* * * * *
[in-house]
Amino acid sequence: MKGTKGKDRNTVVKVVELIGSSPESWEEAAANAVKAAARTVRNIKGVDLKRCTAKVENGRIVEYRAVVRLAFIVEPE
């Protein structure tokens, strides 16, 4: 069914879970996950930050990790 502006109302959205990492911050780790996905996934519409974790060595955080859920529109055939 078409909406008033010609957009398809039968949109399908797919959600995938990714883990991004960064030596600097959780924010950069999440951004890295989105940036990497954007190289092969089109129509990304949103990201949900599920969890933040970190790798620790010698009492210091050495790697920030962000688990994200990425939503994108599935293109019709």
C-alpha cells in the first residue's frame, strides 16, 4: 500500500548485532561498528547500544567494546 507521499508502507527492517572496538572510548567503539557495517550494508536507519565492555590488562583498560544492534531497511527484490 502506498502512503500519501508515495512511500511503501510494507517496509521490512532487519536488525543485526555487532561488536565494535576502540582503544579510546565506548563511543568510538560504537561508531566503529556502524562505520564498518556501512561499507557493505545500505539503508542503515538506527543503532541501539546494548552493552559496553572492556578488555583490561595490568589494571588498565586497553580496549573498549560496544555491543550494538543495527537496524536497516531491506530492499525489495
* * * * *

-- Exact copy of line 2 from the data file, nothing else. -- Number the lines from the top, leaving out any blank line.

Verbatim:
Amino acid sequence: MKGTKGKDRNTVVKVVELIGSSPESWEEAAANAVKAAARTVRNIKGVDLKRCTAKVENGRIVEYRAVVRLAFIVEPE